All in Social Issues

Jordan Peterson and Citational Practice

Academic critics of Peterson have repeatedly pointed out that while he claims to argue against current research and teaching, he rarely references the work of the scholars and fields he so openly reviles, forgoing the foundational practice of citation—a clear sign that his criticism constitutes in no way serious scholarship.

Guns Don't Kill People, Settlers Do: The Second Amendment and the Myth of Defense

Firearms are the tools and symbols of a larger counterrevolutionary policing that binds settlers together despite contradictions of class in their mutual support of upholding colonial and racial hierarchies. Through gun ownership of today—what was, earlier, participation in militias—the white settler defends the state that in turn ensures his sovereignty and superiority. 

Ecotourism in Peru: An Interview with Kristi Foster from Crees

It’s easy as a tourist to fetishize the beauty, but what does it mean to consume these spaces that are increasingly under threat, and are evoked in our cultural imaginary as a kind of “dark jungle”? Many people travel just to get the images for their Instagrams as conspicuous leisure and consumption, ignorant of history and the future impact of their presence, but what is our responsibility to the places we are privileged to visit?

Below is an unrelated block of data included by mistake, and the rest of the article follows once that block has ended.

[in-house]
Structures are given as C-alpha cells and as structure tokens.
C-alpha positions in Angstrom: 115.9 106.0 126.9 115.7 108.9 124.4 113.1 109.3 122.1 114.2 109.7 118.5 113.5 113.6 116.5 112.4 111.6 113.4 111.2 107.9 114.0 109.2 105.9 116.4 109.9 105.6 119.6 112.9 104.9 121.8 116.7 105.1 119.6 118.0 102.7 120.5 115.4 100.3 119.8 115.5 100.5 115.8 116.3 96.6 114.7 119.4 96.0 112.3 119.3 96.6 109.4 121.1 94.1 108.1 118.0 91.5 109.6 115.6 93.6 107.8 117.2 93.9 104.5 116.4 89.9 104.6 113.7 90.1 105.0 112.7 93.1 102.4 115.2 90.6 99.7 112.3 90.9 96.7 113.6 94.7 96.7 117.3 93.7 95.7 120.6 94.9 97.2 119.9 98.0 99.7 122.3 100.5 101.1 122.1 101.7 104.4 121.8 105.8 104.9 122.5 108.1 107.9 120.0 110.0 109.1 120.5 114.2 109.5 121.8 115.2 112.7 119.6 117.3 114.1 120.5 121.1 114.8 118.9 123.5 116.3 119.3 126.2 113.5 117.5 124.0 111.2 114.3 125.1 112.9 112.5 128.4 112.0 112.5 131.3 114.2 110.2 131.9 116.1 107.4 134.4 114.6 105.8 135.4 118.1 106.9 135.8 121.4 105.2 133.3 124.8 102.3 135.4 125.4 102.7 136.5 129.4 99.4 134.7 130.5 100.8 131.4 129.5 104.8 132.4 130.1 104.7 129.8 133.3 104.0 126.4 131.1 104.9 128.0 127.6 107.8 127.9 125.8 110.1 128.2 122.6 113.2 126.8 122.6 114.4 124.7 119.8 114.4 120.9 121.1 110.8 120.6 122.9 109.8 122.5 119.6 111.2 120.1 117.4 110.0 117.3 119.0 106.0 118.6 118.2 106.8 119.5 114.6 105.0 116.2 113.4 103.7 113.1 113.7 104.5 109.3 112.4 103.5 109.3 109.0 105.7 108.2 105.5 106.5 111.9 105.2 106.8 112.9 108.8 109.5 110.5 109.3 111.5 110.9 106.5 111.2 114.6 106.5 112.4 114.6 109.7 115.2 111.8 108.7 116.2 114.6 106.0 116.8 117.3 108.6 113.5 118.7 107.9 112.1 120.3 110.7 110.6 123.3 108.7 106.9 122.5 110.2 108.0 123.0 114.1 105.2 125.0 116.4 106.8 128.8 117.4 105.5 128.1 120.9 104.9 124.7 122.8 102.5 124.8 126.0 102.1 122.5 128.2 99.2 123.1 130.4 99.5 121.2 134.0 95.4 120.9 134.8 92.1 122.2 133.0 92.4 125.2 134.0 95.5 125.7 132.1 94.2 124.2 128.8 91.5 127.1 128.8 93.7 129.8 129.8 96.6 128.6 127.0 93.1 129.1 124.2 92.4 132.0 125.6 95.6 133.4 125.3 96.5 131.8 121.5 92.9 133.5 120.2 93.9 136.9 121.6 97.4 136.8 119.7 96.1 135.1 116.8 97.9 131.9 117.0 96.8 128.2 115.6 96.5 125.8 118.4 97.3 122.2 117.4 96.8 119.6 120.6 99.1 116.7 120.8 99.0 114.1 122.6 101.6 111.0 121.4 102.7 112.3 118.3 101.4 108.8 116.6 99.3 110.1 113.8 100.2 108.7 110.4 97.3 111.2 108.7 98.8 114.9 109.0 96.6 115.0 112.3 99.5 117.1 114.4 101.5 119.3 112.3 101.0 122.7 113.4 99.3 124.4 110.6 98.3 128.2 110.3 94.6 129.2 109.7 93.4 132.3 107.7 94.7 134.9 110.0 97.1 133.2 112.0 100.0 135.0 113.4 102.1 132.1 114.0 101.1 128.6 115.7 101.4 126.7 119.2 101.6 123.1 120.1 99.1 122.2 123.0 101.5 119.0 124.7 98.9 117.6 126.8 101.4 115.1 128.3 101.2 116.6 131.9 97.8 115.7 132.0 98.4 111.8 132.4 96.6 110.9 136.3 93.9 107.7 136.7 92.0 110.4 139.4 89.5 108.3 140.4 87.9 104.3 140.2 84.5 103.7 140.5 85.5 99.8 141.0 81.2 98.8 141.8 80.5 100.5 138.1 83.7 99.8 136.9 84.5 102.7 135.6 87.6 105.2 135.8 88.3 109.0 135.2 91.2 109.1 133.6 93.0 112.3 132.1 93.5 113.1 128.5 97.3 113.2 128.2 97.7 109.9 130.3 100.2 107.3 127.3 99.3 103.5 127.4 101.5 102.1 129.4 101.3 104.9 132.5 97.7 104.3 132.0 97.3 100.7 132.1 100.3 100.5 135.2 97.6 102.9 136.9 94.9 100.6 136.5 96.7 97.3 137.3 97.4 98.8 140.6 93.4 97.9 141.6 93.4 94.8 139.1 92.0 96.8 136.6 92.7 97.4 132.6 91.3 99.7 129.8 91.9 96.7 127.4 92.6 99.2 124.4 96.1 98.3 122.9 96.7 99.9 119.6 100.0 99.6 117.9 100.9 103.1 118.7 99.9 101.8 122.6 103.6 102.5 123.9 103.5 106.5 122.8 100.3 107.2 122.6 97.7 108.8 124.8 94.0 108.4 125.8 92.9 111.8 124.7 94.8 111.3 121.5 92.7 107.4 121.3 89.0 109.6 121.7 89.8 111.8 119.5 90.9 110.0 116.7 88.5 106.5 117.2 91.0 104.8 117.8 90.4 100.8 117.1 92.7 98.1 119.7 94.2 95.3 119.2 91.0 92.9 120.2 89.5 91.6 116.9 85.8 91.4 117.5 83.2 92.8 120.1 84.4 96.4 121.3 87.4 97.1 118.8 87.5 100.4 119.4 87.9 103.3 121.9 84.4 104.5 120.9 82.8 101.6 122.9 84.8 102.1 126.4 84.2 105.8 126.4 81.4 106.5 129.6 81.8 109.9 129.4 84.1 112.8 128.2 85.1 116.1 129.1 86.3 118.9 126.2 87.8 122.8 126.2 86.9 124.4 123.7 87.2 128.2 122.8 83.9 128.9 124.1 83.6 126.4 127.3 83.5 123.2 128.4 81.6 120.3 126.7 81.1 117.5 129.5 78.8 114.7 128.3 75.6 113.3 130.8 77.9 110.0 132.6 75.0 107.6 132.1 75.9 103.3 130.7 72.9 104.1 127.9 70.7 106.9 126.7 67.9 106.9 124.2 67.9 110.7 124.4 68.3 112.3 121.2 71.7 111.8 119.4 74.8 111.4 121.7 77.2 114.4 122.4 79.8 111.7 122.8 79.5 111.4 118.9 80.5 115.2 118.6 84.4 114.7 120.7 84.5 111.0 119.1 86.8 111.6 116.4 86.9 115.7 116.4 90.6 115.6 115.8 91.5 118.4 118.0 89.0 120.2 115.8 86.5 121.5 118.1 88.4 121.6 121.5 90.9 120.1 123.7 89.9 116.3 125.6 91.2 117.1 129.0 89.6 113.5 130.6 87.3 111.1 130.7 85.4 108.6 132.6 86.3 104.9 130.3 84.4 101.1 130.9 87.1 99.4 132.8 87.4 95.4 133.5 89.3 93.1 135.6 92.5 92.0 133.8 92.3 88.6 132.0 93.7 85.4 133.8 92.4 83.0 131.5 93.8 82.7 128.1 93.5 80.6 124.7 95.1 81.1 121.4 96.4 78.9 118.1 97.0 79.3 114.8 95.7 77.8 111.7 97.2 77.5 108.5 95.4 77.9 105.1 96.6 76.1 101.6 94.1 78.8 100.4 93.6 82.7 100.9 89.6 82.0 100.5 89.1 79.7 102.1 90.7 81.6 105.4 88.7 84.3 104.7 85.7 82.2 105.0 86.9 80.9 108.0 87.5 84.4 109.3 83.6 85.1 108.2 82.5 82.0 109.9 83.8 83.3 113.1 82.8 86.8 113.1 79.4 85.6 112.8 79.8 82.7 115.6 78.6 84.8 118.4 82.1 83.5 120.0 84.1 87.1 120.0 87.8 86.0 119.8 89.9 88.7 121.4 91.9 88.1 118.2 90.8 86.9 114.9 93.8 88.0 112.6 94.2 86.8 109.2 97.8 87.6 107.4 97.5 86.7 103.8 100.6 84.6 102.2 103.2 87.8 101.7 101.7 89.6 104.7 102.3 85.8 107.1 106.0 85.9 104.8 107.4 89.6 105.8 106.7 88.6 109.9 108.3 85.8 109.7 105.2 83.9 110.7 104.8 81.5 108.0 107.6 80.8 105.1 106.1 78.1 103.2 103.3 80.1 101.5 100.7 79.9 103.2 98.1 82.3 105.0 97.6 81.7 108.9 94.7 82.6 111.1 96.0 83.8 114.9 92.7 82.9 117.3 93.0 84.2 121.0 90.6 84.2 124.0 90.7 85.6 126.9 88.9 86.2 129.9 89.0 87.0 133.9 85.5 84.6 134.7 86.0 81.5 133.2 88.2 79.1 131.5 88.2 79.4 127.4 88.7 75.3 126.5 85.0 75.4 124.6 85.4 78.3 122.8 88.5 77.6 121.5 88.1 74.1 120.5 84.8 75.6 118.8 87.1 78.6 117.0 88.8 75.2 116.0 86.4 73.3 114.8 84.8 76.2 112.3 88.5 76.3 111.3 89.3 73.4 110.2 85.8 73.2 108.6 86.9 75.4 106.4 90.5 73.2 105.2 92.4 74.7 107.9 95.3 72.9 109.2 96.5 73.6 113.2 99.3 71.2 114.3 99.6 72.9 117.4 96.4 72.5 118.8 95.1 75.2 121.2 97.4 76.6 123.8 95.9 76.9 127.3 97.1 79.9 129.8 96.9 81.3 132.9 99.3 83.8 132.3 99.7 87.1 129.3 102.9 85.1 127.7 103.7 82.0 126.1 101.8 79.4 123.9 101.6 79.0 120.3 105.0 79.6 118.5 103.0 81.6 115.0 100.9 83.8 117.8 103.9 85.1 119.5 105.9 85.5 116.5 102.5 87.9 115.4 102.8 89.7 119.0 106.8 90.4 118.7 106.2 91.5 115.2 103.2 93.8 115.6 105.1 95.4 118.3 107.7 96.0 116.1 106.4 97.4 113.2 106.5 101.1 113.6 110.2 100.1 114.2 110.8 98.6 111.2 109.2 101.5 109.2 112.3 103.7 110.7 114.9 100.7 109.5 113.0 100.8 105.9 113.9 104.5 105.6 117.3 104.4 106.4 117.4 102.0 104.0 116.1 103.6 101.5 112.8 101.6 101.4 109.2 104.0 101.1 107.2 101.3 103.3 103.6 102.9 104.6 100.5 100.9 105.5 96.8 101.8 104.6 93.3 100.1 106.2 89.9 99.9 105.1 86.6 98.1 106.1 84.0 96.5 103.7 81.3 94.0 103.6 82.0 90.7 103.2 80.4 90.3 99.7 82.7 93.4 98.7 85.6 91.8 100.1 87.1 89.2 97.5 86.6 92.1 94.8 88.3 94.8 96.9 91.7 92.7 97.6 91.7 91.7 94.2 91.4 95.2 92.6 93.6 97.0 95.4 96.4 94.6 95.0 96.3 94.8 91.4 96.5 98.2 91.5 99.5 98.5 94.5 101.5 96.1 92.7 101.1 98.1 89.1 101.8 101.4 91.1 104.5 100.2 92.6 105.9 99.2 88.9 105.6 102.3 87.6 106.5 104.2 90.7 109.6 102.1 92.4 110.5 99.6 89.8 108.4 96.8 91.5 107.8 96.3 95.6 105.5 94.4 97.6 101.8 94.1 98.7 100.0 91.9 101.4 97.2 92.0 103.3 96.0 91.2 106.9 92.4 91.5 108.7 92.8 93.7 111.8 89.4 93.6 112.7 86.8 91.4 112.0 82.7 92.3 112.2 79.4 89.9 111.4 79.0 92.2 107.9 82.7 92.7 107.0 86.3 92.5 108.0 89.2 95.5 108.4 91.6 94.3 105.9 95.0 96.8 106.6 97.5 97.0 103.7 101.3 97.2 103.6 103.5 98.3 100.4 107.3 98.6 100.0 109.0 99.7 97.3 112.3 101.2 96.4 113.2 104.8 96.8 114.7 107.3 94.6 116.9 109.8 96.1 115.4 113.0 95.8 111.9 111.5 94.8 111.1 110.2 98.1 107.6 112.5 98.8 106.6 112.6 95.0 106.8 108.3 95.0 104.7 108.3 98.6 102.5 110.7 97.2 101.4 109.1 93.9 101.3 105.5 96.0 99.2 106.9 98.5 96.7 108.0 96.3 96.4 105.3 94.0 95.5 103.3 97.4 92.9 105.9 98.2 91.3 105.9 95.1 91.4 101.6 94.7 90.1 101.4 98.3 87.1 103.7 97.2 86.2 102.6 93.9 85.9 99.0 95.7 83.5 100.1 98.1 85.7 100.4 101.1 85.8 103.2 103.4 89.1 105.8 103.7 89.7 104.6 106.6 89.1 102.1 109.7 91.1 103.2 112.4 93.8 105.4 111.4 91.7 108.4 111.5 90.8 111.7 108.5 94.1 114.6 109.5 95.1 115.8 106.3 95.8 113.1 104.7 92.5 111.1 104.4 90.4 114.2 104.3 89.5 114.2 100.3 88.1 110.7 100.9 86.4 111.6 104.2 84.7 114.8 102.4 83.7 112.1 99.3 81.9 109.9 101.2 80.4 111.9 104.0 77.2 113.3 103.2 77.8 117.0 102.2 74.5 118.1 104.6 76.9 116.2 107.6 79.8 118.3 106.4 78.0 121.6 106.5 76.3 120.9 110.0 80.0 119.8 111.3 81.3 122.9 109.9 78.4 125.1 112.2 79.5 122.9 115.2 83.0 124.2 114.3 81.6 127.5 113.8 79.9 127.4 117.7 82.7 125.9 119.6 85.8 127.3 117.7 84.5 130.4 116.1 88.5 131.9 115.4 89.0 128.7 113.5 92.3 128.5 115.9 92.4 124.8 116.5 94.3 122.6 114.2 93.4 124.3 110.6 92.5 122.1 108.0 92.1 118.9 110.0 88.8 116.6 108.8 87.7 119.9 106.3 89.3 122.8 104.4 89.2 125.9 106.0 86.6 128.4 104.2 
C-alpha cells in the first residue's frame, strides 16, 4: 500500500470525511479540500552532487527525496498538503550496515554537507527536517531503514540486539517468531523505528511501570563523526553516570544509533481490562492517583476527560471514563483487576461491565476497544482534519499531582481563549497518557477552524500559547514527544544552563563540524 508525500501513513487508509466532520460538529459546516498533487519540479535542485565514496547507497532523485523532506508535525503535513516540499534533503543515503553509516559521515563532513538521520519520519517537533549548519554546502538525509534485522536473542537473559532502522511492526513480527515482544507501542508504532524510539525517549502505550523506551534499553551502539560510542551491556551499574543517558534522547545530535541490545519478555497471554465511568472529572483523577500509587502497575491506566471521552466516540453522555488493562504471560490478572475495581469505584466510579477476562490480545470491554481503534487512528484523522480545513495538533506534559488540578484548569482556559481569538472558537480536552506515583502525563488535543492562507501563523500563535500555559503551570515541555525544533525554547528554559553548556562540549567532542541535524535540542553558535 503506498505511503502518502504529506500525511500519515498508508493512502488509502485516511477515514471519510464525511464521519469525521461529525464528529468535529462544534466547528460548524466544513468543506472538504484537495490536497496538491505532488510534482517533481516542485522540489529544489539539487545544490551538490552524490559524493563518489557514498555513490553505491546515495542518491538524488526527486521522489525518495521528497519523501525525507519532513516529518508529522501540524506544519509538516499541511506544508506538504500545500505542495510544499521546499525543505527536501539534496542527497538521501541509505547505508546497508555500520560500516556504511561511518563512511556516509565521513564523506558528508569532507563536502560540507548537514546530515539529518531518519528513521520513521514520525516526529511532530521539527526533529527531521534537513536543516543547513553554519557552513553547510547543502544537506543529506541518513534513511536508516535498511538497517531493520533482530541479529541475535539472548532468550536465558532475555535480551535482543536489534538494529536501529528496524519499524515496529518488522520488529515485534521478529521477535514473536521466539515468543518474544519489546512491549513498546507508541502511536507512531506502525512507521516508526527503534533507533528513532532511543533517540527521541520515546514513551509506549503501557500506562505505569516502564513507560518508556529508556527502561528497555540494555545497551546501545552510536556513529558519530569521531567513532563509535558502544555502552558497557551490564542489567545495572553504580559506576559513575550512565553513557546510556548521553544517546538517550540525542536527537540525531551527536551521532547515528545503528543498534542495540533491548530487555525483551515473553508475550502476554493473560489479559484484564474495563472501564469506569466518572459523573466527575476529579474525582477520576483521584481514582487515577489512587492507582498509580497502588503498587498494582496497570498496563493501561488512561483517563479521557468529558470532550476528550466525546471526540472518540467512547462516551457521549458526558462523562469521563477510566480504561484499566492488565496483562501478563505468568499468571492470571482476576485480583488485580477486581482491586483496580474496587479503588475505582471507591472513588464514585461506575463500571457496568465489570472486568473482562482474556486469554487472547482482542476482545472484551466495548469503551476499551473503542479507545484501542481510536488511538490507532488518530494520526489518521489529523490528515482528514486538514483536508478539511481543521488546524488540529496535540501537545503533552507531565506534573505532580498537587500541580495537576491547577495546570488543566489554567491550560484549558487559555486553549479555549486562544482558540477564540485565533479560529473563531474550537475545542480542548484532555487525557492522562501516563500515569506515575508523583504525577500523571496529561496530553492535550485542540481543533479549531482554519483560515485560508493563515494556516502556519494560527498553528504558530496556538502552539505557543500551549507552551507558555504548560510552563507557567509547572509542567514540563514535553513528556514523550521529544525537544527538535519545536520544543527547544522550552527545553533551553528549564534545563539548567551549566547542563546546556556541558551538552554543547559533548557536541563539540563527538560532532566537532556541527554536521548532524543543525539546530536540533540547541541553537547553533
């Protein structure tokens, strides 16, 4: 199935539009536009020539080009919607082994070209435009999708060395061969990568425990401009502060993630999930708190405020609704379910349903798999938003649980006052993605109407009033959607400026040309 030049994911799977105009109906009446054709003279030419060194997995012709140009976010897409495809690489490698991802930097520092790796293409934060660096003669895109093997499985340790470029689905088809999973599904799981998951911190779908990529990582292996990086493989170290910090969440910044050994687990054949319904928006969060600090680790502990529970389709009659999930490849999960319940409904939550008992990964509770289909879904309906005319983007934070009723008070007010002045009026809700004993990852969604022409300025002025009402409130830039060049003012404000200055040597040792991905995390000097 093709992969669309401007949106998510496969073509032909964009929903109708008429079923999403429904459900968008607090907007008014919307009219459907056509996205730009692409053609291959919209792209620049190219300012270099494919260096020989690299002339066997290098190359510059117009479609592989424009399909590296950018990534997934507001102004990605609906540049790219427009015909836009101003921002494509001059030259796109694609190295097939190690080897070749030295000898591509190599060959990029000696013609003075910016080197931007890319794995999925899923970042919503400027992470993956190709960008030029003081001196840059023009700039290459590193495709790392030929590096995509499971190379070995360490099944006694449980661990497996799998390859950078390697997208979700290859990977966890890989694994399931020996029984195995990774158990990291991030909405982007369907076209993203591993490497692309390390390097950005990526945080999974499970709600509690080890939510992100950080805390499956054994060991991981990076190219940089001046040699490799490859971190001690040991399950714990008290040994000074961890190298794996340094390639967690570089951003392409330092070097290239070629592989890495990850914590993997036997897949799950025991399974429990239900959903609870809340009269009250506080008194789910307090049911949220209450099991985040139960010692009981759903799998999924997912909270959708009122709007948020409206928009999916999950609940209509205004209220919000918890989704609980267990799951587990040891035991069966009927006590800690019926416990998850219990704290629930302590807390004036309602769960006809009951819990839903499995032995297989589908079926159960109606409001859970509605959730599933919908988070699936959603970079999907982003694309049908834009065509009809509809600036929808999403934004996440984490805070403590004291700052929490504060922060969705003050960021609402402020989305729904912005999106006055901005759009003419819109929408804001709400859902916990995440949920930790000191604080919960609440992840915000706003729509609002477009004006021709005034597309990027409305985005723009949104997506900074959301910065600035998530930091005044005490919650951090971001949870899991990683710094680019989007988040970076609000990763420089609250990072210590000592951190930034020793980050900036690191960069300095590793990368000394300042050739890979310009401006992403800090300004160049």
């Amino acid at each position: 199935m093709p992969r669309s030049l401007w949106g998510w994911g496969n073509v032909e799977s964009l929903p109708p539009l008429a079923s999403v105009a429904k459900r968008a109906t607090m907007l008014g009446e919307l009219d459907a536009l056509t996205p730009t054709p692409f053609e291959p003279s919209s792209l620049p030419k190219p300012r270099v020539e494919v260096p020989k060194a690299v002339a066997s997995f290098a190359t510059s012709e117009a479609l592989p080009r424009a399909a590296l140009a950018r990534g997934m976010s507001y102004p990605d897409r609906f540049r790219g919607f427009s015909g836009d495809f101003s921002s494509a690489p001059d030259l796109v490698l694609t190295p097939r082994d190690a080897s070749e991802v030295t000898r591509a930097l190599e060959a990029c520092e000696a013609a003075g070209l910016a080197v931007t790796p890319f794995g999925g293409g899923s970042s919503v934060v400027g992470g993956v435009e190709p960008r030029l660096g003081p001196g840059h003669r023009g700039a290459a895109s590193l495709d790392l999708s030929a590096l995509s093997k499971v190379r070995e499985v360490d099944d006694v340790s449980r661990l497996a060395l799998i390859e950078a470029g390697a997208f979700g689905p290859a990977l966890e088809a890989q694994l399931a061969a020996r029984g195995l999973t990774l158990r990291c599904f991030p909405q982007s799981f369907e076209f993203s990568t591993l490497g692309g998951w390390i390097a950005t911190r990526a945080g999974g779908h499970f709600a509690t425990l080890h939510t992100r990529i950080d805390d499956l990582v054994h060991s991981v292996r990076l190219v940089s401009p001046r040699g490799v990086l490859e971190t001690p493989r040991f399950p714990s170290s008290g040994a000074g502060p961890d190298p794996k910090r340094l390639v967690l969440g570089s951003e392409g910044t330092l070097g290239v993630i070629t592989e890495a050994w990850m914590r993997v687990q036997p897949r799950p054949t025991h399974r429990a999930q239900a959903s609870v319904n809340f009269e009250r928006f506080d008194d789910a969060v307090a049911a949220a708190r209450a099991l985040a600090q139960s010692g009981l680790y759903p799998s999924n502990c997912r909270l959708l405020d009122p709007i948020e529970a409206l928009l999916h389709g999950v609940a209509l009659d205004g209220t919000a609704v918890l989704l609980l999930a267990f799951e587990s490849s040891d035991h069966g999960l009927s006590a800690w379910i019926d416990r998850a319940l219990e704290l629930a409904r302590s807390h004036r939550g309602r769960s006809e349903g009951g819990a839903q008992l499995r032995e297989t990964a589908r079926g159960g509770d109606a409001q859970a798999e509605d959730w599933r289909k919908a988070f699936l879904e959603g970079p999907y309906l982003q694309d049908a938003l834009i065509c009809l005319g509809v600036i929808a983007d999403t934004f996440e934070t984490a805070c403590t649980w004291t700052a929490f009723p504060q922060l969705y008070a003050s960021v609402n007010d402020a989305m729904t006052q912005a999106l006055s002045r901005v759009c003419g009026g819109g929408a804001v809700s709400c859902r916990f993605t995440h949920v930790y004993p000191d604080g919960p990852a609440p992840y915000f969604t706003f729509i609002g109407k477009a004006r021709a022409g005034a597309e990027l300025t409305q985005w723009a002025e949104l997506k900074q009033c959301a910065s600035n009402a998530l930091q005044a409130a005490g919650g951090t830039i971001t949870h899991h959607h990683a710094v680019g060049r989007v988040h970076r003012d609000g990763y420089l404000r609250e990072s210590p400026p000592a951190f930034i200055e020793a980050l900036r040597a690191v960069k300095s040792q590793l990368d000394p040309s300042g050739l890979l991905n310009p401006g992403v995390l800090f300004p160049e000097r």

Free Speech and the University

Recent conversations around student activism, free speech on campus, and the pedagogical value of debate in the classroom reflect intensifying crises in the university as it engages more and more in the public sphere and is subject to attack from both within and without.

Spring Dreams of Bike Lanes

Early this snowy, windy, and rainy spring in Edmonton, the city began to install its long awaited downtown bike network, along with sections of the bike boulevard along 83rd Avenue in old Strathcona and the bike network improvement and renewal in Queen Alexandra.